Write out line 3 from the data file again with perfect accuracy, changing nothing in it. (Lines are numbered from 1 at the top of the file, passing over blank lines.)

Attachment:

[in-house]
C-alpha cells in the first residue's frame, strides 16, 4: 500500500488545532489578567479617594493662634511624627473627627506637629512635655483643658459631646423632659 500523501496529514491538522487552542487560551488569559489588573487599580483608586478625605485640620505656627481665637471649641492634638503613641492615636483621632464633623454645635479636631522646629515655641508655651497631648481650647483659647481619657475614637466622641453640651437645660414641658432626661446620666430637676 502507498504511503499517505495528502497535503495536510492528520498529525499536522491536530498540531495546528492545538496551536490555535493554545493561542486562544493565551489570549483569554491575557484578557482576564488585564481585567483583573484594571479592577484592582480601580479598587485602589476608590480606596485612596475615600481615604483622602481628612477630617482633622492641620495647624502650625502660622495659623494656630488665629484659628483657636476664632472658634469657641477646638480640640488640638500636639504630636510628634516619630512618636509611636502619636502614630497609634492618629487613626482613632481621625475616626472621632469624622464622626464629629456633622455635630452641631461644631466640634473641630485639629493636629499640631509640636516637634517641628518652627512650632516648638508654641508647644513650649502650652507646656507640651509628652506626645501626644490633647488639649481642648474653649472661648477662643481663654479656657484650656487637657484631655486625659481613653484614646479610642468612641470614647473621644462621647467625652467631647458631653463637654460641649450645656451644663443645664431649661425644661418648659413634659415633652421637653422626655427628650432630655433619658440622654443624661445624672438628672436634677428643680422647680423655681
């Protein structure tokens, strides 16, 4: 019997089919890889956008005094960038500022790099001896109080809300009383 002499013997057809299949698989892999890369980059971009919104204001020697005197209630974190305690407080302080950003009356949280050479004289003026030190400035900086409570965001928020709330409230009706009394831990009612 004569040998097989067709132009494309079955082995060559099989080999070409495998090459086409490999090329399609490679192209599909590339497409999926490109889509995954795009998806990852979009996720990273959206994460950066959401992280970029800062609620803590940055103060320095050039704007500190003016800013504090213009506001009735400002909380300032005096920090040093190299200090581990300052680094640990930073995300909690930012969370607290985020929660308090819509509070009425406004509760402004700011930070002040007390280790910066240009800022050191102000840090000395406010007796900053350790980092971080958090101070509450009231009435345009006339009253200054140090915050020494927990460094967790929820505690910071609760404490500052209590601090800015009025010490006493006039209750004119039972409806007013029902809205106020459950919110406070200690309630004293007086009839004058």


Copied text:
């Protein structure tokens, strides 16, 4: 019997089919890889956008005094960038500022790099001896109080809300009383 002499013997057809299949698989892999890369980059971009919104204001020697005197209630974190305690407080302080950003009356949280050479004289003026030190400035900086409570965001928020709330409230009706009394831990009612 004569040998097989067709132009494309079955082995060559099989080999070409495998090459086409490999090329399609490679192209599909590339497409999926490109889509995954795009998806990852979009996720990273959206994460950066959401992280970029800062609620803590940055103060320095050039704007500190003016800013504090213009506001009735400002909380300032005096920090040093190299200090581990300052680094640990930073995300909690930012969370607290985020929660308090819509509070009425406004509760402004700011930070002040007390280790910066240009800022050191102000840090000395406010007796900053350790980092971080958090101070509450009231009435345009006339009253200054140090915050020494927990460094967790929820505690910071609760404490500052209590601090800015009025010490006493006039209750004119039972409806007013029902809205106020459950919110406070200690309630004293007086009839004058």